Elections provide cautious optimism for anti-austerity movement.

By Virginia Moffatt
May 6, 2016

I am not affiliated to any political party and have used my vote over the last thirty years to elect candidates for a number of different parties. I have always voted for the party and politician that I believe will ensure the best possible outcomes for people. Right now, I believe that this means politicians committed to ending austerity. The party leaders that embody that philosophy are Jeremy Corbyn for Labour, Nicola Sturgeon for the SNP, Leanne Wood for Plaid Cymru, and Natalie Bennett and Patrick Harvie for the Greens. So I was very interested to see how these parties fared in yesterday's elections (5th May 2016).

This time last year, the General Election result proved very disappointing for those of us who are strongly opposed to austerity. Last night's results are therefore worth analysing to see if the situation is any more hopeful today.

Up until yesterday, many pundits were suggesting that Labour was set for a disastrous evening, and would lose 150 seats. In fact the general picture, is one of very little change. Where councils have changed hands, it has mainly been to lose to no overall control, with Labour losing Dudley, Conservatives losing Worcester (where Greens gained two seats raising the prospect of them allying with Labour). The Conservatives one gain came when a seat changed hands taking Peterborough out of no overall control.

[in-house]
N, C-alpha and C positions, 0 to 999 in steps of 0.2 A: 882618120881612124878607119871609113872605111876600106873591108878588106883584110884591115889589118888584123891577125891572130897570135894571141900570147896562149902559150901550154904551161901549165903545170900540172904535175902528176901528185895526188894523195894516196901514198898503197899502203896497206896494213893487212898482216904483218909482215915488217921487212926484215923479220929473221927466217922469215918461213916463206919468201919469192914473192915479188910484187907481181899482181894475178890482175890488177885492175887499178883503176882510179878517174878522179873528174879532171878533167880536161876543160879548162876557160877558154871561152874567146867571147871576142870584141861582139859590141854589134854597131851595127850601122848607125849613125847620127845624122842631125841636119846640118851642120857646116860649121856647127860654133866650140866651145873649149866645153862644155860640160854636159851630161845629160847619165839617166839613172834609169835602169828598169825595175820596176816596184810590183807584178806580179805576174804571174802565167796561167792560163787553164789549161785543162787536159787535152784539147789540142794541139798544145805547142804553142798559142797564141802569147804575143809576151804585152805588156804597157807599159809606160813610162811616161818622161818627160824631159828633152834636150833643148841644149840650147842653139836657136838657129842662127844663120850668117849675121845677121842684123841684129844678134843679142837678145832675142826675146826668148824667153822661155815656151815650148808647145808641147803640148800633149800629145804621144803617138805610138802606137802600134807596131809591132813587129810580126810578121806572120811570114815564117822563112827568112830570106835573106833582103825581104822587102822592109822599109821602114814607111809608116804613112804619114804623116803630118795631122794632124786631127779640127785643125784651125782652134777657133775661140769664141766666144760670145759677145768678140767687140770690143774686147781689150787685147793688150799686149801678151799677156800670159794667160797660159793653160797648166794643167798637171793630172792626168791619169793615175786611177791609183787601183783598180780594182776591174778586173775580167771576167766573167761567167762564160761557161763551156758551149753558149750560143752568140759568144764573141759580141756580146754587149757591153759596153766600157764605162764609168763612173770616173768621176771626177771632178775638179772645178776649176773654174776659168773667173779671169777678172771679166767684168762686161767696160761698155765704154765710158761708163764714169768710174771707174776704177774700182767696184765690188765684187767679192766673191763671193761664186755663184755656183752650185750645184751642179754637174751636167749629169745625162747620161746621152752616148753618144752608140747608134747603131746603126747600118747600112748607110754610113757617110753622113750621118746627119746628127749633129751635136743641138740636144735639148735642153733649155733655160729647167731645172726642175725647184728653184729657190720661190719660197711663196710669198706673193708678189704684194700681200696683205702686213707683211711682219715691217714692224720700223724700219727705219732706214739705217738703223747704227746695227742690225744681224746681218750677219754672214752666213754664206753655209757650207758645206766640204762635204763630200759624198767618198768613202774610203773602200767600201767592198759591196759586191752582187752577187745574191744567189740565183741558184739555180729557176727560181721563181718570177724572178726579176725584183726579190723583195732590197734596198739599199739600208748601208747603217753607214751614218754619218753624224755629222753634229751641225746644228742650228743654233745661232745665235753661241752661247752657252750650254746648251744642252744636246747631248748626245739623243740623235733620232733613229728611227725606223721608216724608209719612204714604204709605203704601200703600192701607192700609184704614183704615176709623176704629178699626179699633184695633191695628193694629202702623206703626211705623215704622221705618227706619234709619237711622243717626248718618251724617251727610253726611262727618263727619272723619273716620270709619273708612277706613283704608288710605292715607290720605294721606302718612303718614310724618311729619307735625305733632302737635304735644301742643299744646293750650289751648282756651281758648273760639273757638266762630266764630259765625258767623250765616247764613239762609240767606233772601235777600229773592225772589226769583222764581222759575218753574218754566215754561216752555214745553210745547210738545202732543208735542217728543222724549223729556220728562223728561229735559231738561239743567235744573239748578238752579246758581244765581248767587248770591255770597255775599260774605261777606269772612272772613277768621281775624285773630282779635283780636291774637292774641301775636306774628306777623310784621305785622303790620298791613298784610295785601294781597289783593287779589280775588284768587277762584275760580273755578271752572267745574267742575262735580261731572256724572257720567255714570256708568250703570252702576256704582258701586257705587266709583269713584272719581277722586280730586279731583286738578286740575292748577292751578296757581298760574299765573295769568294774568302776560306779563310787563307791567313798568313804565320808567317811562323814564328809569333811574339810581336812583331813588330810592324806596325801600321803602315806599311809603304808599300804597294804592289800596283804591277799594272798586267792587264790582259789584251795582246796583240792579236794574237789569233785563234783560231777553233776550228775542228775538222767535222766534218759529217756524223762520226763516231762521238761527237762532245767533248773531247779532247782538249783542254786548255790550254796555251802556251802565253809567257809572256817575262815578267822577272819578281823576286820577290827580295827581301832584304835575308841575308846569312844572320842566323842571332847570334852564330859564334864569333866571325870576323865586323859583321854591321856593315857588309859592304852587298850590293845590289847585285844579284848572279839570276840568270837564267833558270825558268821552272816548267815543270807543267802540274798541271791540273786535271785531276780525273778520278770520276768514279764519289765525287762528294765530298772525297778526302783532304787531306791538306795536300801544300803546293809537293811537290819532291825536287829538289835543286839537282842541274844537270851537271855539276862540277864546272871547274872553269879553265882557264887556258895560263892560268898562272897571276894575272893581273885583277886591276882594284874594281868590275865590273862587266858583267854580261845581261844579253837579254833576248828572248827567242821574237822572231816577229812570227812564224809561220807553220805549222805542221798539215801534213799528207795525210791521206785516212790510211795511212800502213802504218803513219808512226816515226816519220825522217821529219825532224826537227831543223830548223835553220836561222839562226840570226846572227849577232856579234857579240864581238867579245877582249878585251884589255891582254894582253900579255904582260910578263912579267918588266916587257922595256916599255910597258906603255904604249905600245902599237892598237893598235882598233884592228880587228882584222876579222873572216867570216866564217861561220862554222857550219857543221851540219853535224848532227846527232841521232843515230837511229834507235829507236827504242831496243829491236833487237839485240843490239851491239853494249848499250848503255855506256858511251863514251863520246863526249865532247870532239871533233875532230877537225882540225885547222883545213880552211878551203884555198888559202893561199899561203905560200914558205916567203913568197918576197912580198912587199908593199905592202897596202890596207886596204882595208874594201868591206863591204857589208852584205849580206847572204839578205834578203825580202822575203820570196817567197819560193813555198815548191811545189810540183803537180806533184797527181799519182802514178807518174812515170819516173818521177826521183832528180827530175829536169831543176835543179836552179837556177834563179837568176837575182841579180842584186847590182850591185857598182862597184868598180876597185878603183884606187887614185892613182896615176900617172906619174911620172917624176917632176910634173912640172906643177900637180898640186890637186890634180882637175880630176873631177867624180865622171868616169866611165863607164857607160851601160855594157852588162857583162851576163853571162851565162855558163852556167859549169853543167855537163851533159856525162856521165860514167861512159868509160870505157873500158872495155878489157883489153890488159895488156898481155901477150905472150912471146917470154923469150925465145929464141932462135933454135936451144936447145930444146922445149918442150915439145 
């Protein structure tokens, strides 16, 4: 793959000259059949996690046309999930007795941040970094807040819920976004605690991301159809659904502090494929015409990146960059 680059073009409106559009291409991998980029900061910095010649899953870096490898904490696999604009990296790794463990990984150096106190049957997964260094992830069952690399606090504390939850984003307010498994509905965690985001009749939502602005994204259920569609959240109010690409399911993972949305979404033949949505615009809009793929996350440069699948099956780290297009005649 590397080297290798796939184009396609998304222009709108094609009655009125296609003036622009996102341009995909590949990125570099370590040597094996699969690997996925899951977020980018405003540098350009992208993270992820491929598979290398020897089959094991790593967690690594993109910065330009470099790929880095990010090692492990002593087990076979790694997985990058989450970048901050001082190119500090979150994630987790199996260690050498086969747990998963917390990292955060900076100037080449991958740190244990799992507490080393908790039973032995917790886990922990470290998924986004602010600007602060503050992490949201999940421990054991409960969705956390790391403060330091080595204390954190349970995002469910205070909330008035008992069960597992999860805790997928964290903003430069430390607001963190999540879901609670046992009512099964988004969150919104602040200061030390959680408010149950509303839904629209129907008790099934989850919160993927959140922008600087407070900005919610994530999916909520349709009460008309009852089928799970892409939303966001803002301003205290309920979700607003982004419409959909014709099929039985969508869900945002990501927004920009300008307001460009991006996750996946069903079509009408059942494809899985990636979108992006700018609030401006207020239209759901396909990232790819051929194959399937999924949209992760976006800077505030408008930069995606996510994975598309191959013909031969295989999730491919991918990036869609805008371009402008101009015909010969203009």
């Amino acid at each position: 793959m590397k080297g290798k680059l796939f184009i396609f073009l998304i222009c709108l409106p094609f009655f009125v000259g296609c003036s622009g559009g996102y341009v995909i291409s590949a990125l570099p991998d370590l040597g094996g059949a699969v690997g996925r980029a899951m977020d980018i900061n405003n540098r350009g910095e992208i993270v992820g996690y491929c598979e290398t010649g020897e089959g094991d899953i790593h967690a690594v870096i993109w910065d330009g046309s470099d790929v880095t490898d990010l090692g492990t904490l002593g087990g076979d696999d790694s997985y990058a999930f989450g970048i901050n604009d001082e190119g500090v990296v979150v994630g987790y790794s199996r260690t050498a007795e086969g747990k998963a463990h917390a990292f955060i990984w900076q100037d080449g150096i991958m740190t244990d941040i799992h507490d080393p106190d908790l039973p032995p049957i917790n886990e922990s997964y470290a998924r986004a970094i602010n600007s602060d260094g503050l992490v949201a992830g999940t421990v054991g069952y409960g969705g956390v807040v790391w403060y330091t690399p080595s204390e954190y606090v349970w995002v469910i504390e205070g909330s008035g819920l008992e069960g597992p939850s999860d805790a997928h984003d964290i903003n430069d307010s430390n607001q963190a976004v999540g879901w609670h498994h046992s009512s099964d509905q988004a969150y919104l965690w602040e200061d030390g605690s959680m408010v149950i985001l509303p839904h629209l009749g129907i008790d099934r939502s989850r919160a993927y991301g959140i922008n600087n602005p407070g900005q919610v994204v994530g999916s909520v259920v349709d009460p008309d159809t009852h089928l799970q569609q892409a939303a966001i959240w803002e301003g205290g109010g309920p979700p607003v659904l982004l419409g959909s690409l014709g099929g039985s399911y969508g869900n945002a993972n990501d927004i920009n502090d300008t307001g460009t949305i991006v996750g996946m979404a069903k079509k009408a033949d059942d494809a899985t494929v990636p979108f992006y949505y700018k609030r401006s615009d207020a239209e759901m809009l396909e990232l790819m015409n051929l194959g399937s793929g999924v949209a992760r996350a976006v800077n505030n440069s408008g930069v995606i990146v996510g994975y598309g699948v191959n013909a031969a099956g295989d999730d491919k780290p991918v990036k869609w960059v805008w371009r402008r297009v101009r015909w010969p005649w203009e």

Whilst it will disappoint Labour to have lost more seats than they have gained, the result is not as calamitous as predicted, and in fact the Conservatives have lost more.  And though the focus on seats is important, the real question is whether their share of the vote has gone up. Which is where it gets interesting. Labour has held Northern Councils despite UKIP appealing to disaffected voters and Southern Councils that many thought they would lose. The share of the vote in Southern councils is down six per cent from 2012 when Ed Miliband had a good night. However, he lost that share during last year's General Election. When the share of the vote in key wards is compared to the 2015 election result, Labour rises four per cent against a Conservative loss of four per cent. This is clearly not a ringing endorsement of Jeremy Corbyn’s leadership, and as Paul Waugh points out, Labour really should be making gains in this climate. However, it is an indication that some of Corbyn's messages may be beginning to resonate with voters in the South East where he needs to make inroads.